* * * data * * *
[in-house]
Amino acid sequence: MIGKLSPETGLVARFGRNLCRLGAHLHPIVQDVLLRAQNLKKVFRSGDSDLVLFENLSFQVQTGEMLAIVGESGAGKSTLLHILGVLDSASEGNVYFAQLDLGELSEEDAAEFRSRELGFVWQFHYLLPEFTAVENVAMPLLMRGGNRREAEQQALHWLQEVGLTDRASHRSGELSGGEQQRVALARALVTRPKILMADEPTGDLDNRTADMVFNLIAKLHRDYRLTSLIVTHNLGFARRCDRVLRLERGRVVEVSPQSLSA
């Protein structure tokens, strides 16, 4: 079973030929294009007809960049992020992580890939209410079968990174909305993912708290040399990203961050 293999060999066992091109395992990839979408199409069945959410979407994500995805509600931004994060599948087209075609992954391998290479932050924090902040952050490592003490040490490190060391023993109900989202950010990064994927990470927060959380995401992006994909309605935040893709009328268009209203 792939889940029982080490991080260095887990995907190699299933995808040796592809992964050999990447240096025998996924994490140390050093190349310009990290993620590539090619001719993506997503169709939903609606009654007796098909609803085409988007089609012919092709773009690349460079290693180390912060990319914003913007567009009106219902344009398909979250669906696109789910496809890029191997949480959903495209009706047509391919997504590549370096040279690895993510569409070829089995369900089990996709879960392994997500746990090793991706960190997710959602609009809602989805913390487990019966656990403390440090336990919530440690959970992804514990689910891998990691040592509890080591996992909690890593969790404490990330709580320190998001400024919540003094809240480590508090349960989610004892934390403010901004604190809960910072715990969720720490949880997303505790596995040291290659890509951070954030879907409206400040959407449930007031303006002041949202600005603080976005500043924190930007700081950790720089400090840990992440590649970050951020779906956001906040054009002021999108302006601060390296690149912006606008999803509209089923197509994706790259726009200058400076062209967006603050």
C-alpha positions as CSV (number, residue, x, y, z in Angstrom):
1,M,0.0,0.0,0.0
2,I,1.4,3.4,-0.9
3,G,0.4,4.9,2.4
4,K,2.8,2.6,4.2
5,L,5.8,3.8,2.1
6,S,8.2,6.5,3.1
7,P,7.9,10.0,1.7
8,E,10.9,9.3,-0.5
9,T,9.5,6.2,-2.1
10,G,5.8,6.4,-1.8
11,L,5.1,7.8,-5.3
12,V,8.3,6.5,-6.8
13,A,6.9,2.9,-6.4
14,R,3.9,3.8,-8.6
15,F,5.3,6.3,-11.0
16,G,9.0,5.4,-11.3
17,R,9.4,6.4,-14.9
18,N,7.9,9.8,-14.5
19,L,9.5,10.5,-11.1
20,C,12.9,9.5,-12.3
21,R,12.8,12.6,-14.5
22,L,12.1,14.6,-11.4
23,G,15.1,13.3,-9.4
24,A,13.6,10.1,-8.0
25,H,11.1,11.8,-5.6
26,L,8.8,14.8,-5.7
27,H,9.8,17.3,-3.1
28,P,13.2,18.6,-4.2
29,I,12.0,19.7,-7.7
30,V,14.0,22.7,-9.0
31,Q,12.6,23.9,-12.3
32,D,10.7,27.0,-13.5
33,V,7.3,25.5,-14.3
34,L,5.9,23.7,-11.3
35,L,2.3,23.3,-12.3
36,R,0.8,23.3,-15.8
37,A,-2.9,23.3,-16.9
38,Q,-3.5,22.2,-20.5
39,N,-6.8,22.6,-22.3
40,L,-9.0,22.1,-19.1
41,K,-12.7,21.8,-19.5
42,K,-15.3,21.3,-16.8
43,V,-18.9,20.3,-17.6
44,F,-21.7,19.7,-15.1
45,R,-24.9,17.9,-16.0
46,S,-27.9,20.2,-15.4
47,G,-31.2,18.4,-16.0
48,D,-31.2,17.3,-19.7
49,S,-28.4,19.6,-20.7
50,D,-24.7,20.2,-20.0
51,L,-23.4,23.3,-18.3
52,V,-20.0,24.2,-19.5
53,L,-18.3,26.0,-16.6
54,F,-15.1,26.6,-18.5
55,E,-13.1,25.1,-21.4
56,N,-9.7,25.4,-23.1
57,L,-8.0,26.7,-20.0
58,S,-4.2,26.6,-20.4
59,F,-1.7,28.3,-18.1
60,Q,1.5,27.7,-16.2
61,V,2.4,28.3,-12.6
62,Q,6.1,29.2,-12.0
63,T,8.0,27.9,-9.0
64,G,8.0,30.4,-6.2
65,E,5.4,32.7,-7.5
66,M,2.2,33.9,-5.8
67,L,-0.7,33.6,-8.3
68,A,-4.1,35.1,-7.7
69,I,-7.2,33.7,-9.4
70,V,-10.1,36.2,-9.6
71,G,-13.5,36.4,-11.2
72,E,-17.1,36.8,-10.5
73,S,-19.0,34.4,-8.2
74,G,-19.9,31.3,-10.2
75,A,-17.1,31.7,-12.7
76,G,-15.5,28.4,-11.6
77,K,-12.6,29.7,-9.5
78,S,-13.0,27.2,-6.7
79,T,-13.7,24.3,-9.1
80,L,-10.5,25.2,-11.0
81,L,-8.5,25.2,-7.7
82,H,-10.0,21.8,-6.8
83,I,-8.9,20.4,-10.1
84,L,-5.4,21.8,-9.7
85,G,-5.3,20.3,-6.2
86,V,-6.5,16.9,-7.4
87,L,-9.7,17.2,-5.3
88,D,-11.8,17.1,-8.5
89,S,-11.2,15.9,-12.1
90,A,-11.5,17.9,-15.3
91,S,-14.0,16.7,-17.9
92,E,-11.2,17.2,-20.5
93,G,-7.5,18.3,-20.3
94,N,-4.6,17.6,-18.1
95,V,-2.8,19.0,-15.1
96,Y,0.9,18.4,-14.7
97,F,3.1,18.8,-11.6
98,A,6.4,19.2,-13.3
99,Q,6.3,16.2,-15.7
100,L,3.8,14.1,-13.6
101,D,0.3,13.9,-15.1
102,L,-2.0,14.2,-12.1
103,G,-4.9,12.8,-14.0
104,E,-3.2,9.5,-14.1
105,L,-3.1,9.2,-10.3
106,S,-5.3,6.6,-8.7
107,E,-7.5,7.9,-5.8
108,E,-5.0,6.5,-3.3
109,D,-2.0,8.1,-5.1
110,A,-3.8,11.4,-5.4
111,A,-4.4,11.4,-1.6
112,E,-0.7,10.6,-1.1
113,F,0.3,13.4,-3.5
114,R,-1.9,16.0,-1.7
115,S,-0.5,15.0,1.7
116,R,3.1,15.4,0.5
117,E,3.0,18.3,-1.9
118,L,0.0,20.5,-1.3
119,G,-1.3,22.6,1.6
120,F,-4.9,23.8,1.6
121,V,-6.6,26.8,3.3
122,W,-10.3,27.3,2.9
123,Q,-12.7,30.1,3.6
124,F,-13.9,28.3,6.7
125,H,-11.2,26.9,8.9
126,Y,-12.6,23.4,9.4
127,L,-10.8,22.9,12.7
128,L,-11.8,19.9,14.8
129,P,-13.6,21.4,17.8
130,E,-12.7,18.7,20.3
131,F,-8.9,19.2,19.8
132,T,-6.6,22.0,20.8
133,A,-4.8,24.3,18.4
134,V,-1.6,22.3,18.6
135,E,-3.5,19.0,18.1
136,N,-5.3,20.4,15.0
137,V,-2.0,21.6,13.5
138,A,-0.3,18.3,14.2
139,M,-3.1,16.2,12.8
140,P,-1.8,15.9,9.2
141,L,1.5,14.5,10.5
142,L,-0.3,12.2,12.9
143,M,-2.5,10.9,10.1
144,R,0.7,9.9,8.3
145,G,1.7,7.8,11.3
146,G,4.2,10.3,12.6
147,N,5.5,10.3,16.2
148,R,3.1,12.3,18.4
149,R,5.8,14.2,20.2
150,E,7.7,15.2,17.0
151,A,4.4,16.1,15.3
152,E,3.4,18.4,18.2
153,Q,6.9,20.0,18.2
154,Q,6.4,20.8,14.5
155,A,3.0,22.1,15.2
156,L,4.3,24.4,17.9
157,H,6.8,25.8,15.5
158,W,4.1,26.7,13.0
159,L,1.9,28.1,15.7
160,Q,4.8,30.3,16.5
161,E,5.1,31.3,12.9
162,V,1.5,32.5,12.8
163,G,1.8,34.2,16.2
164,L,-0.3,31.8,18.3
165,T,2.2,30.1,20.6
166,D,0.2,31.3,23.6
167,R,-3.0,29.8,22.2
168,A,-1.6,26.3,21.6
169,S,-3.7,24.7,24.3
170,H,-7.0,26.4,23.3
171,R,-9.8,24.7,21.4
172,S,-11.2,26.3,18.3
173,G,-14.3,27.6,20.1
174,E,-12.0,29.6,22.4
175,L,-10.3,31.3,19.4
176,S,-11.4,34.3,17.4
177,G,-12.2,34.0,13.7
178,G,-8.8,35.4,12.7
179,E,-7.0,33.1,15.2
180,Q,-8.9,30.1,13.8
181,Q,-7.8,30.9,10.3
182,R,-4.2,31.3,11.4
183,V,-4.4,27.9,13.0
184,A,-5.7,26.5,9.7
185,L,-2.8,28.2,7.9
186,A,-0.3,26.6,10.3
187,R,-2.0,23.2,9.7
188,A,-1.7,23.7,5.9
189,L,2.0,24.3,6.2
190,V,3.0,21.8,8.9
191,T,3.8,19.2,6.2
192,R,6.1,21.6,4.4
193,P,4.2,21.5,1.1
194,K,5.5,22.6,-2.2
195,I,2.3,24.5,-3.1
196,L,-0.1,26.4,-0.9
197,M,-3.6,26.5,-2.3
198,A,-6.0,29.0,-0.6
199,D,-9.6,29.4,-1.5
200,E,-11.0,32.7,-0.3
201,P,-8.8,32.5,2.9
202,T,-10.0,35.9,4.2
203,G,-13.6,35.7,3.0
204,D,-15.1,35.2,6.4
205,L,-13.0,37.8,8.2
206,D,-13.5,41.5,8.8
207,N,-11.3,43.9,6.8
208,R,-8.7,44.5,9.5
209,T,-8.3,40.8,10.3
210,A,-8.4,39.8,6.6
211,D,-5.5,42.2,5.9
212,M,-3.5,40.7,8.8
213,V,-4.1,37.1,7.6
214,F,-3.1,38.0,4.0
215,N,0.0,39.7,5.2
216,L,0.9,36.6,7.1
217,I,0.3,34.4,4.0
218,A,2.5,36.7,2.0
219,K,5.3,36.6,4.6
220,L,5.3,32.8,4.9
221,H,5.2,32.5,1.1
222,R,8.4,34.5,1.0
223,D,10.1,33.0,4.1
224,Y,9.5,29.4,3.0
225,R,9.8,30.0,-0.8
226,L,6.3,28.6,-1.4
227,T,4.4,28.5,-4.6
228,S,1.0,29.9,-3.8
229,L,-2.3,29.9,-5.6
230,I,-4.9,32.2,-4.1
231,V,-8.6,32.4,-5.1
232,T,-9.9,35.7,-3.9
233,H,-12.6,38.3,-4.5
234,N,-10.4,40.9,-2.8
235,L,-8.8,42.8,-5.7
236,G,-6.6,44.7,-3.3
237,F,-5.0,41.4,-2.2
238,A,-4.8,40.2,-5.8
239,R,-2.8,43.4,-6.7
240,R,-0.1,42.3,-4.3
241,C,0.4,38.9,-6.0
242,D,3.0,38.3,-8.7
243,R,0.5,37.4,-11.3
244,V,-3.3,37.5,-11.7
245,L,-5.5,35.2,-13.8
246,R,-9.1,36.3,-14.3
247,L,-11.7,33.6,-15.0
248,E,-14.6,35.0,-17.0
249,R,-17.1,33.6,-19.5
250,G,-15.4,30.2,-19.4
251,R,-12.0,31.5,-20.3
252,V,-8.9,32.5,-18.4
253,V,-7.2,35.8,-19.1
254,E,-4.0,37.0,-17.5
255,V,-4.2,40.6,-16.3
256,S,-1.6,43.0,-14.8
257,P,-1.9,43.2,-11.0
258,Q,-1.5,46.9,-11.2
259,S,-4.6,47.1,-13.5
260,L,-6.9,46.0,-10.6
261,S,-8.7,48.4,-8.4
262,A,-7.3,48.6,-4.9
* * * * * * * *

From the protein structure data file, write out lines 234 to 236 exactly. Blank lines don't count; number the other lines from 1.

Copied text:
230,I,-4.9,32.2,-4.1
231,V,-8.6,32.4,-5.1
232,T,-9.9,35.7,-3.9